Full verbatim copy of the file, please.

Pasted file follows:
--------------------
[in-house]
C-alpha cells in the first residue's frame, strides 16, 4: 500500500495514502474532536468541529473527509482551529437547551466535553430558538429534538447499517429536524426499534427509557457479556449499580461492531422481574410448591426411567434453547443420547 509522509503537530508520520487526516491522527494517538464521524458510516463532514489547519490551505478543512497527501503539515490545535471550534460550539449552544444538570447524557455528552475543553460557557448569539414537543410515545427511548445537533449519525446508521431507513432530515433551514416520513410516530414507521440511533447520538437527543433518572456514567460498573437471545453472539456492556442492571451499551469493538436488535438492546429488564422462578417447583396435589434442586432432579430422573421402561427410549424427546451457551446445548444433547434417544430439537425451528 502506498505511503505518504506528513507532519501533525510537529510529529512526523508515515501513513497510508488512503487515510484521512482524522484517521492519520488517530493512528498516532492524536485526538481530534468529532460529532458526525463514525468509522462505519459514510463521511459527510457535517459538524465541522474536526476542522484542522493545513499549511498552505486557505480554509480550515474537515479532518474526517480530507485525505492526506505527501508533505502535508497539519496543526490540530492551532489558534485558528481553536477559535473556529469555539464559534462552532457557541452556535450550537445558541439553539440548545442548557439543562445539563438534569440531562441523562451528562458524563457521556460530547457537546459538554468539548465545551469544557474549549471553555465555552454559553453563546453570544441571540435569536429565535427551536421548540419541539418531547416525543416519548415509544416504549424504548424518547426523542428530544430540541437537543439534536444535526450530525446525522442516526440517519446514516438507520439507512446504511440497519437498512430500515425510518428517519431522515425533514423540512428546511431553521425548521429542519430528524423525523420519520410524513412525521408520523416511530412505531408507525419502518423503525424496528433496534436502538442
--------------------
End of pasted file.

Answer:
[in-house]
C-alpha cells in the first residue's frame, strides 16, 4: 500500500495514502474532536468541529473527509482551529437547551466535553430558538429534538447499517429536524426499534427509557457479556449499580461492531422481574410448591426411567434453547443420547 509522509503537530508520520487526516491522527494517538464521524458510516463532514489547519490551505478543512497527501503539515490545535471550534460550539449552544444538570447524557455528552475543553460557557448569539414537543410515545427511548445537533449519525446508521431507513432530515433551514416520513410516530414507521440511533447520538437527543433518572456514567460498573437471545453472539456492556442492571451499551469493538436488535438492546429488564422462578417447583396435589434442586432432579430422573421402561427410549424427546451457551446445548444433547434417544430439537425451528 502506498505511503505518504506528513507532519501533525510537529510529529512526523508515515501513513497510508488512503487515510484521512482524522484517521492519520488517530493512528498516532492524536485526538481530534468529532460529532458526525463514525468509522462505519459514510463521511459527510457535517459538524465541522474536526476542522484542522493545513499549511498552505486557505480554509480550515474537515479532518474526517480530507485525505492526506505527501508533505502535508497539519496543526490540530492551532489558534485558528481553536477559535473556529469555539464559534462552532457557541452556535450550537445558541439553539440548545442548557439543562445539563438534569440531562441523562451528562458524563457521556460530547457537546459538554468539548465545551469544557474549549471553555465555552454559553453563546453570544441571540435569536429565535427551536421548540419541539418531547416525543416519548415509544416504549424504548424518547426523542428530544430540541437537543439534536444535526450530525446525522442516526440517519446514516438507520439507512446504511440497519437498512430500515425510518428517519431522515425533514423540512428546511431553521425548521429542519430528524423525523420519520410524513412525521408520523416511530412505531408507525419502518423503525424496528433496534436502538442